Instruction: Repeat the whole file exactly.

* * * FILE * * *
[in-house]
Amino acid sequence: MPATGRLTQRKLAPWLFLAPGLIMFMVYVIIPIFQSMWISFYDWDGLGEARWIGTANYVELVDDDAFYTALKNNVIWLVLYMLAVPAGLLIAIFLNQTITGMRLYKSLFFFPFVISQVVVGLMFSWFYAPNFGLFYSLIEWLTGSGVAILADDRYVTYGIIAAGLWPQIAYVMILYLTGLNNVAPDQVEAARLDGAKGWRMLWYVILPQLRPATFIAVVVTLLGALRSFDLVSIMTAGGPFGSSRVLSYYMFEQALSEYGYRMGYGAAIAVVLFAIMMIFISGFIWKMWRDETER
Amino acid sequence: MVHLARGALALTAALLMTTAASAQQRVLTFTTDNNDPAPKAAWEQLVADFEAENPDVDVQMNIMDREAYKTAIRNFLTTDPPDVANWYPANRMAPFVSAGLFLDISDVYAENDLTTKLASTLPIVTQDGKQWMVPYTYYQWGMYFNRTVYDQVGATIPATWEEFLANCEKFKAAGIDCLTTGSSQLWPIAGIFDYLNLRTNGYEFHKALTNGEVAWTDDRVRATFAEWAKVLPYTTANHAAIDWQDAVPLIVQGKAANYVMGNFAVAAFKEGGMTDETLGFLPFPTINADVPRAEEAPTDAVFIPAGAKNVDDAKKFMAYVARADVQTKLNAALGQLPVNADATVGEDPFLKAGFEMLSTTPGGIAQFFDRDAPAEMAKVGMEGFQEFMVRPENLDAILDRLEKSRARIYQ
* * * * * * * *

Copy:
[in-house]
Amino acid sequence: MPATGRLTQRKLAPWLFLAPGLIMFMVYVIIPIFQSMWISFYDWDGLGEARWIGTANYVELVDDDAFYTALKNNVIWLVLYMLAVPAGLLIAIFLNQTITGMRLYKSLFFFPFVISQVVVGLMFSWFYAPNFGLFYSLIEWLTGSGVAILADDRYVTYGIIAAGLWPQIAYVMILYLTGLNNVAPDQVEAARLDGAKGWRMLWYVILPQLRPATFIAVVVTLLGALRSFDLVSIMTAGGPFGSSRVLSYYMFEQALSEYGYRMGYGAAIAVVLFAIMMIFISGFIWKMWRDETER
Amino acid sequence: MVHLARGALALTAALLMTTAASAQQRVLTFTTDNNDPAPKAAWEQLVADFEAENPDVDVQMNIMDREAYKTAIRNFLTTDPPDVANWYPANRMAPFVSAGLFLDISDVYAENDLTTKLASTLPIVTQDGKQWMVPYTYYQWGMYFNRTVYDQVGATIPATWEEFLANCEKFKAAGIDCLTTGSSQLWPIAGIFDYLNLRTNGYEFHKALTNGEVAWTDDRVRATFAEWAKVLPYTTANHAAIDWQDAVPLIVQGKAANYVMGNFAVAAFKEGGMTDETLGFLPFPTINADVPRAEEAPTDAVFIPAGAKNVDDAKKFMAYVARADVQTKLNAALGQLPVNADATVGEDPFLKAGFEMLSTTPGGIAQFFDRDAPAEMAKVGMEGFQEFMVRPENLDAILDRLEKSRARIYQ